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First Reading

Acts 2:14a, 36-41

1. The people listening to Peter’s sermon were “cut to the heart” with remorse. Does anything cut you to the heart? “Brothers, what should we do?” is what they asked. What action did they take? How do you think you would have responded to Peter’s sermon?

2. What does the word conversion mean? Is conversion a once-in-a-lifetime experience or is it ongoing? Explain. Who needs conversion? Name the things that conversion involves besides a change of behavior.

Second Reading

1 Peter 2:20b-45

1 Christ’s innocence and lack of vengeance show us what God’s love is like. Where do you find strength to endure your suffering? Can suffering be an occasion of grace?

2. Peter says about Jesus, “When he was insulted, he returned no insult.” Is Peter referring to a kind of suffering that is inflicted on a person for doing something good? Give examples in which this has been the case. Have you had this experience? Where do you think Gandhi and Martin Luther King got their ideas of nonviolence?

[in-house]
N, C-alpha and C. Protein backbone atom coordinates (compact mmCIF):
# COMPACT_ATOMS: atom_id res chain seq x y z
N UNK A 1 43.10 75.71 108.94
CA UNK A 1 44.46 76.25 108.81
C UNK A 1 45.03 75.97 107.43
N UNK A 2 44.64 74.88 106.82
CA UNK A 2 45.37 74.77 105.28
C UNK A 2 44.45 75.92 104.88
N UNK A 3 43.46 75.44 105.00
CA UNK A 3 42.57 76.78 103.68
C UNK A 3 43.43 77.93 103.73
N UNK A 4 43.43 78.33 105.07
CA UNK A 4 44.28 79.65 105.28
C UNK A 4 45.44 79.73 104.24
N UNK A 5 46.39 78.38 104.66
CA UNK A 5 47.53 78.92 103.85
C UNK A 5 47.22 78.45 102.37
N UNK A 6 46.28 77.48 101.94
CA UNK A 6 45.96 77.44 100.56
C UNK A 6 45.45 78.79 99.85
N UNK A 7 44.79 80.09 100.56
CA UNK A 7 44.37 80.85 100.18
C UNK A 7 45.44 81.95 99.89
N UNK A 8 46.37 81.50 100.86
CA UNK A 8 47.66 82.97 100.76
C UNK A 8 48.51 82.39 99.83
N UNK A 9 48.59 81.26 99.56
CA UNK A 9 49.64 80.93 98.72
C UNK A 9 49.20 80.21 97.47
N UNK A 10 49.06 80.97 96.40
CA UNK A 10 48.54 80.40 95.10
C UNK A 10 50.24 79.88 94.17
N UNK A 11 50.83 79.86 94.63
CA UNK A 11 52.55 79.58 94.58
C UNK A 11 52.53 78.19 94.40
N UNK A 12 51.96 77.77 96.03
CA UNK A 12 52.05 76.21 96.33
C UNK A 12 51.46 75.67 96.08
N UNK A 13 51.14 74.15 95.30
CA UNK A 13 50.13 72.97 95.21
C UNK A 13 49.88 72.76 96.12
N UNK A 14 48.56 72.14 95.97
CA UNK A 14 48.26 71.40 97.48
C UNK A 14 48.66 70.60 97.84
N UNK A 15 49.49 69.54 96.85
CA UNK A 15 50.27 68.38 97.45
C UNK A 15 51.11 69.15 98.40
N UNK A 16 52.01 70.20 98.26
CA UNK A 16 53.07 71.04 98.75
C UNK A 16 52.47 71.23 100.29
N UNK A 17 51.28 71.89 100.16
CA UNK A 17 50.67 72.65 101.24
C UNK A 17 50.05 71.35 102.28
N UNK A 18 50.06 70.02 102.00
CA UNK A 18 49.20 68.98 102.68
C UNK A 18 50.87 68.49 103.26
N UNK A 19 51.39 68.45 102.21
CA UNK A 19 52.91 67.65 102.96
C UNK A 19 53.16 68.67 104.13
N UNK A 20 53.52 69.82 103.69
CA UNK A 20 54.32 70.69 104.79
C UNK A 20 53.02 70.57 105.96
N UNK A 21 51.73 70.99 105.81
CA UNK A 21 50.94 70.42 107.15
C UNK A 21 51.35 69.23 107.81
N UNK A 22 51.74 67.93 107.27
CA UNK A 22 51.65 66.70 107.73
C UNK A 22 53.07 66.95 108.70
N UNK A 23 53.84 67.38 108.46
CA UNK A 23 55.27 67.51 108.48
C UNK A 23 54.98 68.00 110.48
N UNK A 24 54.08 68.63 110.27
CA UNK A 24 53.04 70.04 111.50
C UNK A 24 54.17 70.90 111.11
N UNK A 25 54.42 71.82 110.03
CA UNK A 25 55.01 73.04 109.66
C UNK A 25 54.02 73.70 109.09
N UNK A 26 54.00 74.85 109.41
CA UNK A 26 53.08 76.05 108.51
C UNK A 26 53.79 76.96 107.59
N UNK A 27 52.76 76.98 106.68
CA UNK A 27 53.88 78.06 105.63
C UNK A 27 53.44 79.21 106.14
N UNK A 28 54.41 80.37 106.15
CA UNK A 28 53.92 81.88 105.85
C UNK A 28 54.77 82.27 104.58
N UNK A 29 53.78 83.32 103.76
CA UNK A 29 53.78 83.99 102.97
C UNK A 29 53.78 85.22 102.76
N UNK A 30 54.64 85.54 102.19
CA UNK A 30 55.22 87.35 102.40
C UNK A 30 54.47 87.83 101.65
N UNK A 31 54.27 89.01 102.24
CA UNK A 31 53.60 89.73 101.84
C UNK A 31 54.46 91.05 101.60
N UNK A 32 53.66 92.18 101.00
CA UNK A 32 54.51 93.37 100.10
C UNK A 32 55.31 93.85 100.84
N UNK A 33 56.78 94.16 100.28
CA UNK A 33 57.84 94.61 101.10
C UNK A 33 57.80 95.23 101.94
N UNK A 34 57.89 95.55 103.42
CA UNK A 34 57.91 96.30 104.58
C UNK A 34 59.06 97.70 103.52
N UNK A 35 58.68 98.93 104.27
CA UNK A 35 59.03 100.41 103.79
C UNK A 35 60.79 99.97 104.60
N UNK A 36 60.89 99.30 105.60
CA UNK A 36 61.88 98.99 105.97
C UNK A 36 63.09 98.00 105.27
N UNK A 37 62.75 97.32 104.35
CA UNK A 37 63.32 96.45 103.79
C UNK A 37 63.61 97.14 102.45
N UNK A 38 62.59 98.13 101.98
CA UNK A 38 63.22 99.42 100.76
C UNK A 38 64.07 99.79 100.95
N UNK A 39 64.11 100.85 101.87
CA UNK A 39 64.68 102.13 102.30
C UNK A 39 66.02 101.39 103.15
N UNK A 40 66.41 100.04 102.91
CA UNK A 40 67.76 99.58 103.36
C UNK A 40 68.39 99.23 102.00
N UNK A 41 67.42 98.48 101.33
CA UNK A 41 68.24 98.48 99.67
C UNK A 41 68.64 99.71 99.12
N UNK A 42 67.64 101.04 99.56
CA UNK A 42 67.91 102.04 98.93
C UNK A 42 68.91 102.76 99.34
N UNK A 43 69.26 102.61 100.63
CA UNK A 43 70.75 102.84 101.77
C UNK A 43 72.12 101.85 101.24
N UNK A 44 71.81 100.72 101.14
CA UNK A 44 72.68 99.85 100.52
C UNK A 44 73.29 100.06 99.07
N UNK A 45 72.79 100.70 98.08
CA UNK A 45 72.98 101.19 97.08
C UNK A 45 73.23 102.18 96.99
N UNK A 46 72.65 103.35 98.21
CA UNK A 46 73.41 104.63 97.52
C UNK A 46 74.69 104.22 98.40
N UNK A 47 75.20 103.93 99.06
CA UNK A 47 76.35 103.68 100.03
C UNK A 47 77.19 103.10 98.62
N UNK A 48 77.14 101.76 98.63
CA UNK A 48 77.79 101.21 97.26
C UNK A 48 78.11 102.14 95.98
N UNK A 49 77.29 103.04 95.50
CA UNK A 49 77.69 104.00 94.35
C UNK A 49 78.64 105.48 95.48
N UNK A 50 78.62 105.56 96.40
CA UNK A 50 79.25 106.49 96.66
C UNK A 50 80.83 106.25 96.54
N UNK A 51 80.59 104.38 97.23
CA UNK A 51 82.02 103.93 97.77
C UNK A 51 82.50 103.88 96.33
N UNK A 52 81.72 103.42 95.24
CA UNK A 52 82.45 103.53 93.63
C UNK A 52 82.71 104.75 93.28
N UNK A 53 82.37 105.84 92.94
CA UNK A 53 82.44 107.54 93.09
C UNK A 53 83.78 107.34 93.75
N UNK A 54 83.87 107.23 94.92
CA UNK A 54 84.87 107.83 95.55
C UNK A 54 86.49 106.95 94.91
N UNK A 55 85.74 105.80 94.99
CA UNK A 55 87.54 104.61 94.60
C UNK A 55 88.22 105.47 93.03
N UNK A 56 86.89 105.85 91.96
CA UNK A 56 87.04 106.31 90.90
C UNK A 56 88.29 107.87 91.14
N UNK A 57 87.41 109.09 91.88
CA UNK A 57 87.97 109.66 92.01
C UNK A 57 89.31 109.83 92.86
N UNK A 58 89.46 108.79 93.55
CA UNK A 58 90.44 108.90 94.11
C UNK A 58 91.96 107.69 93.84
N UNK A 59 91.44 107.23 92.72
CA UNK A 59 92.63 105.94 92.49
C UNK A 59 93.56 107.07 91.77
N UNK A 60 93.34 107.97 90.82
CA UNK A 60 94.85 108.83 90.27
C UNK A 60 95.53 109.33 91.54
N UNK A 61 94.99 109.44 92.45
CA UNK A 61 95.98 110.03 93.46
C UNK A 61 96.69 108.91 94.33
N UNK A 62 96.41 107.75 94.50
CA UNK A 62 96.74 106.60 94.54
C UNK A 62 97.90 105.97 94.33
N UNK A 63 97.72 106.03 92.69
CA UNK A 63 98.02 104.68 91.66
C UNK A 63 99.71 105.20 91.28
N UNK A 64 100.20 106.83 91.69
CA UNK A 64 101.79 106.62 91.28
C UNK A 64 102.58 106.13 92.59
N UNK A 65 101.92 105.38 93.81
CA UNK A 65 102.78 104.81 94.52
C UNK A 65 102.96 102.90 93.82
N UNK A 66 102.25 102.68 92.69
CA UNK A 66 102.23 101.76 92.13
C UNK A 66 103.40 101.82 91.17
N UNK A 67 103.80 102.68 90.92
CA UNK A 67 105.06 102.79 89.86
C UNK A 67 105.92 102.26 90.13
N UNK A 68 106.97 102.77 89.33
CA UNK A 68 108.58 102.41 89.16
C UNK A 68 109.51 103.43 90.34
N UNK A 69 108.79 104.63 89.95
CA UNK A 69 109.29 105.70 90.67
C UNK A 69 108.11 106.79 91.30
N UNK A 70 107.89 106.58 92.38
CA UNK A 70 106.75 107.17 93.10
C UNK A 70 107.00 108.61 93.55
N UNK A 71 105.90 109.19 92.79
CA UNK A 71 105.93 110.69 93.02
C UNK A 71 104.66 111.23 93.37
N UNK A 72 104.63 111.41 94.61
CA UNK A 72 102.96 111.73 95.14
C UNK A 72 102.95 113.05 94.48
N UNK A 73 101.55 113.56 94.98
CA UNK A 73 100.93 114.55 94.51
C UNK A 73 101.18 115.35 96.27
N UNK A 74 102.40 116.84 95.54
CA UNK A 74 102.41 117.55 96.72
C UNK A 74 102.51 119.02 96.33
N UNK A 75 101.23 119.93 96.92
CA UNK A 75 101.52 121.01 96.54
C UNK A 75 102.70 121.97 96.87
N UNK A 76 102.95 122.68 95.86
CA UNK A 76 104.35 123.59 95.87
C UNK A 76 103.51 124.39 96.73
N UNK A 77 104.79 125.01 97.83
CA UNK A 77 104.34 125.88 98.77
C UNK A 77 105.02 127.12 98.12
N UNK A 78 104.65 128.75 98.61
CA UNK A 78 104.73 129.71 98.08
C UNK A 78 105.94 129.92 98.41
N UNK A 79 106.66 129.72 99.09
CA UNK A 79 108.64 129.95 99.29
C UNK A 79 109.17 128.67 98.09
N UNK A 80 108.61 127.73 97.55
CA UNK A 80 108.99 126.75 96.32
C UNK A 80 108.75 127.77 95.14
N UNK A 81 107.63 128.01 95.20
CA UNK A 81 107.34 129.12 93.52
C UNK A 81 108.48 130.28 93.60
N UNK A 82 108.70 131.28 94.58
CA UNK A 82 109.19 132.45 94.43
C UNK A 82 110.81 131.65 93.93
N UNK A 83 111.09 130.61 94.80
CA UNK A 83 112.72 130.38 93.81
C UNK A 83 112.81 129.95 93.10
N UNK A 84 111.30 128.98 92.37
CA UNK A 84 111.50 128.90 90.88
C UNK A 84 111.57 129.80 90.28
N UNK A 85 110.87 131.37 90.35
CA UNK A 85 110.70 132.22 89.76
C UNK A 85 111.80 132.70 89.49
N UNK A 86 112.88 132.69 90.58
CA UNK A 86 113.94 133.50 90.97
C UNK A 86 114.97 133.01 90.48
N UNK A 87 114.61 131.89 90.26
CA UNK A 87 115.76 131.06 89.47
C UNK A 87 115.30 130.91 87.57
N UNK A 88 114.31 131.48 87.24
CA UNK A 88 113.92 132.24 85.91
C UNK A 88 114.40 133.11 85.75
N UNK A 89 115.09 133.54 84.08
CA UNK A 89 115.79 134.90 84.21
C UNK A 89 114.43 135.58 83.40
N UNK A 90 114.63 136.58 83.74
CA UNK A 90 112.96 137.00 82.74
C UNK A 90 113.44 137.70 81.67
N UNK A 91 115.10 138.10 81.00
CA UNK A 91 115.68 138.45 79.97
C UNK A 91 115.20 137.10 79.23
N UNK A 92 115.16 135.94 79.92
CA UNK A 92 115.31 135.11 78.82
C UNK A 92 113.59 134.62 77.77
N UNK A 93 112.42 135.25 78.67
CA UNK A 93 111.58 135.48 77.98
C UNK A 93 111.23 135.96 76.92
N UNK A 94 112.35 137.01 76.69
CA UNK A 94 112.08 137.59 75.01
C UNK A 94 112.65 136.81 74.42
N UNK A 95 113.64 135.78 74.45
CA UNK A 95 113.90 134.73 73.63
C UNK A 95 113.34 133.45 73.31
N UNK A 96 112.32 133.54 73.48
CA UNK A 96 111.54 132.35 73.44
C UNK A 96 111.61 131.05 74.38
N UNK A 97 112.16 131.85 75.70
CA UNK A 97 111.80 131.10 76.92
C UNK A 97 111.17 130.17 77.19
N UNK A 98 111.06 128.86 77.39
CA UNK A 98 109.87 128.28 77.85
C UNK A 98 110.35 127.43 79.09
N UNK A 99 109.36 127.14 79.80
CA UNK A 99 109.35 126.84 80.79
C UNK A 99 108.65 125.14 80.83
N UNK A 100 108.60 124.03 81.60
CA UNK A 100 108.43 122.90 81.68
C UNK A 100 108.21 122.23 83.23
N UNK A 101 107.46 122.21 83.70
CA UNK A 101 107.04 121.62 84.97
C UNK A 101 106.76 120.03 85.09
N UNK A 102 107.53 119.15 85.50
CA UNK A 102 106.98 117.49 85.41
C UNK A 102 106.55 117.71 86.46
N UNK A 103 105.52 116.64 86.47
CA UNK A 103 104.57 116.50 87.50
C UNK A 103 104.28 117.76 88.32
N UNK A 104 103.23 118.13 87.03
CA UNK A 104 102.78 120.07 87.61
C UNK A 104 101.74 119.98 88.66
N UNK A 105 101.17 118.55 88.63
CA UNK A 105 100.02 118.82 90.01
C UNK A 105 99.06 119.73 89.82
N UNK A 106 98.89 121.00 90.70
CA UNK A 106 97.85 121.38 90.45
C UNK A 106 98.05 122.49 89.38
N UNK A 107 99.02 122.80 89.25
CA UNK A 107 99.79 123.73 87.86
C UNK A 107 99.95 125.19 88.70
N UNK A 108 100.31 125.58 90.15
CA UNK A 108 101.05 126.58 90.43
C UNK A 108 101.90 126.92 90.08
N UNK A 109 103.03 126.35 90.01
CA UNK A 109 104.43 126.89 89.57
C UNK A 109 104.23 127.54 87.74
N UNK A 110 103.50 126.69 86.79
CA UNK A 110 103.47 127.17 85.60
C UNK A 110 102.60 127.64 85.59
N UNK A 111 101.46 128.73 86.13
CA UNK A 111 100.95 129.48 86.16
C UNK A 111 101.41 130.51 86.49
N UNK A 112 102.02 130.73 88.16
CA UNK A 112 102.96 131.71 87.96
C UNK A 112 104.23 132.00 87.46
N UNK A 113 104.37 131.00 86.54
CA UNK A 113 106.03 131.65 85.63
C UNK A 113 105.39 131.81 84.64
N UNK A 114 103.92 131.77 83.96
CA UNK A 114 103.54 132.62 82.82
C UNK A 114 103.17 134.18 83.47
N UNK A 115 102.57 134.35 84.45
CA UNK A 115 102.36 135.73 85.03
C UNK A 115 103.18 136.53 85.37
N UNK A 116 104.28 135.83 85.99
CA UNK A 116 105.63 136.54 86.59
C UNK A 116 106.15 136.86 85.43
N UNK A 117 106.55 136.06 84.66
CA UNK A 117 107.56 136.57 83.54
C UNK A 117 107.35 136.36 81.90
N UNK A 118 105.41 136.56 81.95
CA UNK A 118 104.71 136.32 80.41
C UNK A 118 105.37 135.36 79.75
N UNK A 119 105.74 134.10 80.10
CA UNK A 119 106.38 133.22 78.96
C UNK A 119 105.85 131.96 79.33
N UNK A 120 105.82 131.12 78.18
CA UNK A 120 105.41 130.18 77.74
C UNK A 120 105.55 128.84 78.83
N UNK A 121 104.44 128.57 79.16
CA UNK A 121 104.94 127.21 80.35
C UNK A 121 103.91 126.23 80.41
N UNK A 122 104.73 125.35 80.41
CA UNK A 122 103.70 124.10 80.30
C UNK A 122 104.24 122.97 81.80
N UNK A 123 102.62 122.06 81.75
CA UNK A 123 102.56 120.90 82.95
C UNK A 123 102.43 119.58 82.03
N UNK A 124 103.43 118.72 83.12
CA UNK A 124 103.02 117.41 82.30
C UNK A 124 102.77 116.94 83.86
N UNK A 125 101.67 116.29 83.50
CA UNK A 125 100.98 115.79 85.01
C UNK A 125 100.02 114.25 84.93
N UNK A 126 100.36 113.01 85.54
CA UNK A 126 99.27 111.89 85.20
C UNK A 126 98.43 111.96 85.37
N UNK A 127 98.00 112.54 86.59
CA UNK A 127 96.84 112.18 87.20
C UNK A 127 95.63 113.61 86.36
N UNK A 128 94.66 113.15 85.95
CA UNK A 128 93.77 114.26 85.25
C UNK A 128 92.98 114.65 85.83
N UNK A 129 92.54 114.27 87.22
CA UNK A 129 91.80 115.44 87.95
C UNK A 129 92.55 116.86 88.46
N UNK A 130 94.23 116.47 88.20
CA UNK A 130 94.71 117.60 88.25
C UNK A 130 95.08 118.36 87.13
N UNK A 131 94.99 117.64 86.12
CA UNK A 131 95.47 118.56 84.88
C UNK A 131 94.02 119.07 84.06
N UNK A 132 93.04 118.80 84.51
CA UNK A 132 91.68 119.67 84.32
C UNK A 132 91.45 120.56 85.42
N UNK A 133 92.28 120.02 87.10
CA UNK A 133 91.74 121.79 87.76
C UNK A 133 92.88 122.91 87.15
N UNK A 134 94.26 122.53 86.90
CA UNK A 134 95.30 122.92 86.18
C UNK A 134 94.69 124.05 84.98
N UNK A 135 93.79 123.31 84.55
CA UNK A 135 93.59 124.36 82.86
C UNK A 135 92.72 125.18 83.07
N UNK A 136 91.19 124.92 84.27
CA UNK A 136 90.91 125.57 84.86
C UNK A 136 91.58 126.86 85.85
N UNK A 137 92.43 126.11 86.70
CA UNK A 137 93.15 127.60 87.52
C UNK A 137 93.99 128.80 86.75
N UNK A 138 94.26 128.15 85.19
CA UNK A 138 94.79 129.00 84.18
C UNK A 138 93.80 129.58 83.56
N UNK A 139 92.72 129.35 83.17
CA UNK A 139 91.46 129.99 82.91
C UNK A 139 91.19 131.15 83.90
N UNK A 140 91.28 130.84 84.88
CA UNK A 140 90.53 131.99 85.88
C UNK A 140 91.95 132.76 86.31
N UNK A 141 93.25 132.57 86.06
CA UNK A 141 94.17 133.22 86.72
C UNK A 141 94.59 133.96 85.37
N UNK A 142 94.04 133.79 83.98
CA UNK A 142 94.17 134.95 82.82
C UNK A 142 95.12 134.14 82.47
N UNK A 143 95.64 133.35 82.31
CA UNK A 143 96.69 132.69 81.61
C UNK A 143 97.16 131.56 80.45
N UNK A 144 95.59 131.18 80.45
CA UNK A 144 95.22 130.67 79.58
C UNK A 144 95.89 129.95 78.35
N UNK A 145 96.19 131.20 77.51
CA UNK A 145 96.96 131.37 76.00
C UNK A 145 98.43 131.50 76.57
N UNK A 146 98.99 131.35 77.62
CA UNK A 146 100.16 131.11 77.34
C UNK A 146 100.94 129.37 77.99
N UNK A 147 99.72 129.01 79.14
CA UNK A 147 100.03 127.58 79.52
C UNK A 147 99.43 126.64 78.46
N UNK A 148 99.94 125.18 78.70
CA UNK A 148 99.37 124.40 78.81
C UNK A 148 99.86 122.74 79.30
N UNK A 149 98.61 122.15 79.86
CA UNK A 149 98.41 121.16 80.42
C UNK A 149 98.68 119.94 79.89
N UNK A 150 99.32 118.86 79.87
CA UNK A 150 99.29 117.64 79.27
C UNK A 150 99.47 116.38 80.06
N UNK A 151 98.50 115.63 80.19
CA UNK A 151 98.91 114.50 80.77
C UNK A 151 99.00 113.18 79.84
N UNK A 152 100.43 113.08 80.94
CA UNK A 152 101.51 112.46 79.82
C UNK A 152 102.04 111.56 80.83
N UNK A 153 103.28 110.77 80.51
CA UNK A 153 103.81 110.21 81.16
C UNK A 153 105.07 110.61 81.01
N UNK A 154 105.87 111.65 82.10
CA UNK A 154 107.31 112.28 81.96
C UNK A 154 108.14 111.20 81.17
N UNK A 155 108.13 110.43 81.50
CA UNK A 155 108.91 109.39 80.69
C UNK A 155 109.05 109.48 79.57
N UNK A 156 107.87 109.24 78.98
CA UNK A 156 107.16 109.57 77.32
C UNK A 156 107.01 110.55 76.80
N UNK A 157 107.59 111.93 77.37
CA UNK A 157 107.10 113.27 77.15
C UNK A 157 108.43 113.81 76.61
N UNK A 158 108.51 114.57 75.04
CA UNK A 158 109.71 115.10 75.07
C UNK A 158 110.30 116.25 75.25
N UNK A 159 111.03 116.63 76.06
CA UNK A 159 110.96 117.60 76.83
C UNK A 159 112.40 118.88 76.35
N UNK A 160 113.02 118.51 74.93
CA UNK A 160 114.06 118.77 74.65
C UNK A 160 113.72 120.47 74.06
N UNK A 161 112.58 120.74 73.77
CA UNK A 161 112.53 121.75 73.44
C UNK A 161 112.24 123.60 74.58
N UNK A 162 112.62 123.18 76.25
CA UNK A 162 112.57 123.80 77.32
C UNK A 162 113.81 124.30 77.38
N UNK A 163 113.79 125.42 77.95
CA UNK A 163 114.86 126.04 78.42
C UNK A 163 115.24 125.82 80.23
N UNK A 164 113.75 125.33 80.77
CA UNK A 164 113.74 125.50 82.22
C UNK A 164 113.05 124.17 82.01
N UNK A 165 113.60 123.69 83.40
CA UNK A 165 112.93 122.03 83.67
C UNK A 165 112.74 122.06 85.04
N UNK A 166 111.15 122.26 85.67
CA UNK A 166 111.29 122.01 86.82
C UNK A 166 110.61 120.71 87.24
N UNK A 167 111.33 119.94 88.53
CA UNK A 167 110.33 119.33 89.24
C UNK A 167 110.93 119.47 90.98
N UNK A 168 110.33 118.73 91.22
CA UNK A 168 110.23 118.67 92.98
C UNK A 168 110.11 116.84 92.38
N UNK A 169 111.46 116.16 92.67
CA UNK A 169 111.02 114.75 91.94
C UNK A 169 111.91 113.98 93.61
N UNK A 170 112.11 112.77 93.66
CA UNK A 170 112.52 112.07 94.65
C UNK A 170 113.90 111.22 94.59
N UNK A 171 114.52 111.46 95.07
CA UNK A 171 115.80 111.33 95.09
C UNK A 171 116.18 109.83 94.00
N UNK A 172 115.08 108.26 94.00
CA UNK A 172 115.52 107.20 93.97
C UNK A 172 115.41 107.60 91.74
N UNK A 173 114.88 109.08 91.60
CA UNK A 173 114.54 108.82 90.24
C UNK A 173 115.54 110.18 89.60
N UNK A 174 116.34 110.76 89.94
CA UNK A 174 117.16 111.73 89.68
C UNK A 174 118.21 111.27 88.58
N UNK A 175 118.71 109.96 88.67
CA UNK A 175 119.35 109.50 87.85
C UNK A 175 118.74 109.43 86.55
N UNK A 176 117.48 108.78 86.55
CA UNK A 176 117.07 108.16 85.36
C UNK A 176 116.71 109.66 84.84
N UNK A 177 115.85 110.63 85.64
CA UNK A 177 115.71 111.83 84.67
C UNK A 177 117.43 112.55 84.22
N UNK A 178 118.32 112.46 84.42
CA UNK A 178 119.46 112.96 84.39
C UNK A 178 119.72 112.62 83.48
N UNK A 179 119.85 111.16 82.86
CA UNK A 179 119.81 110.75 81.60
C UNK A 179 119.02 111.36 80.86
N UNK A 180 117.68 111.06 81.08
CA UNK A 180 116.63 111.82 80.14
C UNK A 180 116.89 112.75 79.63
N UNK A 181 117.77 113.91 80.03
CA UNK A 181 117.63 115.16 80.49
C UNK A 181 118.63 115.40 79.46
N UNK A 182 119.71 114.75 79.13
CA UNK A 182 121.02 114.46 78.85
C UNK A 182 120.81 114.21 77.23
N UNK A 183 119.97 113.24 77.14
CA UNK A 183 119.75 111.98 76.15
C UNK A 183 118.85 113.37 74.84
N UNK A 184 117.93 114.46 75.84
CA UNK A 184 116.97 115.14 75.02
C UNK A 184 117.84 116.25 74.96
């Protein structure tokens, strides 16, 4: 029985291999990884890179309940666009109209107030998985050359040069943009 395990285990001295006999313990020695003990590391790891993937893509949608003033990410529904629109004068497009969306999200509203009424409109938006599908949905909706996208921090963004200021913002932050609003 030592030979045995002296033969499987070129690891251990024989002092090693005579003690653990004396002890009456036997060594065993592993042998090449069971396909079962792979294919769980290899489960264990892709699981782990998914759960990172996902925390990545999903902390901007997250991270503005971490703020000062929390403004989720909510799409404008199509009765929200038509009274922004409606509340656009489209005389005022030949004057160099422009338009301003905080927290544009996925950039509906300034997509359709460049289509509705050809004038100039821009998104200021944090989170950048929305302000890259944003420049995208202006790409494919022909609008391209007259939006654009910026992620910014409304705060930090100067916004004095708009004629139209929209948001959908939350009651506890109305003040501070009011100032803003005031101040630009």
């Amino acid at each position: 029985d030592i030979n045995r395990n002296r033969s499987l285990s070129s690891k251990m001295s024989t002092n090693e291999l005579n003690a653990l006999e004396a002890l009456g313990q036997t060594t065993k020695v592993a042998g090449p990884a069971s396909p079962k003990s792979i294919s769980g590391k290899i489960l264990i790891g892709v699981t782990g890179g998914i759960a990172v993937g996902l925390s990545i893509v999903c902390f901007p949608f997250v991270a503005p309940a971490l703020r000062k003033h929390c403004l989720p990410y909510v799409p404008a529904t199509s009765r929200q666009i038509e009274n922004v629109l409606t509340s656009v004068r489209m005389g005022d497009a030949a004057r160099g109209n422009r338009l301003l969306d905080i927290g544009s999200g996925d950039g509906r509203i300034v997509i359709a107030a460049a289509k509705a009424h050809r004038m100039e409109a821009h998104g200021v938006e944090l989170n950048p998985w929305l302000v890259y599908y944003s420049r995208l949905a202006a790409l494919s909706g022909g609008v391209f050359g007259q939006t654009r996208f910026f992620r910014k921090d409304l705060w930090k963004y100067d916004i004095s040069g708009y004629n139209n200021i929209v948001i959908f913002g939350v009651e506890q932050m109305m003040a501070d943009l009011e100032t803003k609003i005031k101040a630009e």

John 10:1-10

1. When flocks were mingled together, each flock would recognize the sound of their own shepherd’s voice and come to him, ignoring other shepherds. Can you discern in your life, which “voice” belongs to the Good Shepherd? Which of the following is your favorite comparison of Christ to the Good Shepherd: Explain.

• calling by name,
• recognition of voice,
• following the shepherd,
• not following strangers,
• shepherd as gate.

2. According to Pope Francis in the following, why would a good shepherd take risks today?

In seeking, he finds, and he finds because he takes risks. He does not stop when disappointed and he does not yield to weariness. Indeed, he is stubborn in doing good, anointed with the divine obstinacy that loses sight of no one. Not only does he keep his doors open, but he also goes to seek out those who no longer wish to enter them.

In the heart of the Good Shepherd, the Father’s love shines forth. There I know I am welcomed and understood as I am; there, with all my sins and limitations, I know the certainty that I am chosen and loved.

 The heart of the Good Shepherd tells us that his love is limitless. It is never exhausted and it never gives up. There we see his infinite and boundless self-giving. There we find the source of that faithful and meek love which sets free and makes others free.

How to be a good shepherd—Pope Francis' guide for priests,
June 3, 2016

Anne Osdieck
Art by Martin Erspamer, OSB
from Religious Clip Art for the Liturgical Year (A, B, and C).
This art may be reproduced only by parishes who purchase the collection in book or CD-ROM form. For more information go